29 April 2014

Win a copy of 'Crossing' and a prize pack of books for your school!

To celebrate the May 2014 release of Crossing, the new novel by Catherine Norton, we're having a competition! What can you win?
Three winning entries will receive a prize pack of books valued at $50 plus a signed copy of Crossing.
To enter, go to the author’s website, read an excerpt from Crossing and imagine in 25 words or less what you would do in Cara’s situation with ninety-two eggs. Cook an omelette for a giant?  Start an easter bunny franchise? The longest egg and spoon race ever? 
Entries close Tuesday 10 June 2014. (Open to all residents of Australia aged between 10 and 18.) So get cracking! (Oops, sorry.)

Twelve-year-old Cara has grown up in the shadow of the Wall, in a closed world of food shortages and high security. Her parents are dedicated to their secret work for the government, and it’s only a matter of time before her gifted younger sister follows in their footsteps.
It’s all Cara has ever known, until the summer she meets Ava and Leon. Ava doesn’t care about rules. Nothing will ever be the same.

07 April 2014

Indignant but anonymous authors
I know, better than most, how dispiriting it is to not have your work accepted for publication.  I feel for the many, many authors and illustrators who send their work to us and hear nothing back.  In the past Omnibus religiously responded to every single submission - we kept all rejection letters, we entered names addresses and manuscripts into a database.  It was a huge amount of work.  Then our office staff was reduced and we had no choice but to stop doing those things because if we tried to we were all going to lose our minds.  We put up new guidelines.  We encouraged anyone who rang us to read them.  We explained that if an author had heard nothing in three months they could safely assume their work had not been accepted.  We updated the guidelines regularly to inform people about which month's submissions had been finished - we worked harder at clearing the unsolicited pile so that people didn't have to wait as long to find out the status of their work.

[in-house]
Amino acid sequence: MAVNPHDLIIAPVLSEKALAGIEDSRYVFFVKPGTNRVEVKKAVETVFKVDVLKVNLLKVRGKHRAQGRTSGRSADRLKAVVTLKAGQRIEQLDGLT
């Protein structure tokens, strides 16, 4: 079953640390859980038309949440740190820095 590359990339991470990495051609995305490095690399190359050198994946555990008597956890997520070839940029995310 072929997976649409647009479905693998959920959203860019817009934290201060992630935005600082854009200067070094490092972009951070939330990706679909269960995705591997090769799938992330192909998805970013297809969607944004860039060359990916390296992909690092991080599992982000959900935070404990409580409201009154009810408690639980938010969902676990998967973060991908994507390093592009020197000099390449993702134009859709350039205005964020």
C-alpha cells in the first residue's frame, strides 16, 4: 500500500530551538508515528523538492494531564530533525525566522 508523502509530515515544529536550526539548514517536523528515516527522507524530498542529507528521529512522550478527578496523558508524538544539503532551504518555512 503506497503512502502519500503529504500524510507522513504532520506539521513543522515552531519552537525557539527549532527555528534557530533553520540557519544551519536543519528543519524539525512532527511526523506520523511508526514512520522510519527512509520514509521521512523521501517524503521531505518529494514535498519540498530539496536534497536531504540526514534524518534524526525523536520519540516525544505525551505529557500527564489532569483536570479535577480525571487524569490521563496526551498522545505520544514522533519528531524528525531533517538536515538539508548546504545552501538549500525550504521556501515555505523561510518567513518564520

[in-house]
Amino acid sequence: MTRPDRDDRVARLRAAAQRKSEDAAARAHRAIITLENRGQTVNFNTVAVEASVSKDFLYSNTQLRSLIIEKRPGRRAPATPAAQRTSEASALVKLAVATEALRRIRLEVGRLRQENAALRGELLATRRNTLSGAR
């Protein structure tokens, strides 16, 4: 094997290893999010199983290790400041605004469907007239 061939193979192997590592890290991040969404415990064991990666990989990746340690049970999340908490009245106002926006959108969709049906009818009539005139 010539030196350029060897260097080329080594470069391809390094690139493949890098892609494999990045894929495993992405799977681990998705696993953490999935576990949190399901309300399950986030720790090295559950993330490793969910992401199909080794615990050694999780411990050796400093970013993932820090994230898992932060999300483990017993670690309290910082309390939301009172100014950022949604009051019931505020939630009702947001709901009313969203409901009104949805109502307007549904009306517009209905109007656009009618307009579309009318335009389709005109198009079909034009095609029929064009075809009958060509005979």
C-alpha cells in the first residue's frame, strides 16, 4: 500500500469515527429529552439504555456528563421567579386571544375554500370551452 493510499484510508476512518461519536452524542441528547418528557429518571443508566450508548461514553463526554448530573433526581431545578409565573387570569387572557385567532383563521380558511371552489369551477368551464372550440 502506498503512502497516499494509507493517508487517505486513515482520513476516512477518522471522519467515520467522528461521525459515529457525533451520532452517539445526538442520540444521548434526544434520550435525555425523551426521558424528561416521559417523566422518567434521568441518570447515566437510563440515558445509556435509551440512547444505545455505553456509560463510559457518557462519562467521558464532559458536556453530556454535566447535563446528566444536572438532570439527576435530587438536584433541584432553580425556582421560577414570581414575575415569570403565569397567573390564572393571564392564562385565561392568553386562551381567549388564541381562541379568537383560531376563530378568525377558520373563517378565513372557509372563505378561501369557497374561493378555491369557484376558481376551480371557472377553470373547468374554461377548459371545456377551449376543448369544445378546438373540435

Apparently this is not enough for some.  We have had a handful of bitter letters from people telling us how horrible we are for not responding - always anonymous of course in case they ever send anything again.  Telling us how little it would take to send a rejection or (what most appear to want) information as to why their submission was rejected.   Some of these made me very sad - some made me laugh.  All of them made me realise that these people really haven't a clue about the work involved in reading the slush pile and are not cognisant of the fact that Omnibus is one of a very few remaining publishers that offer the opportunity.  This week I had one - anonymous of course, that someone had gone to some trouble with.  I apologise for the lack of copyright permission for the cartoon.
It was sort of funny but mostly sad because it does take a long time to write a novel and of course a writer wants some acknowledgment of their work.  So to all those frustrated and indignant writers out there here is our blanket apology for work that isn't publishable in our list.  We do hope you will all find homes for your work.  We encourage you all to write what you must.  We are sorry we cannot please everyone all the time.  And we wish, when you tell us off, you would tell us who you are at the same time...then you might get a letter back.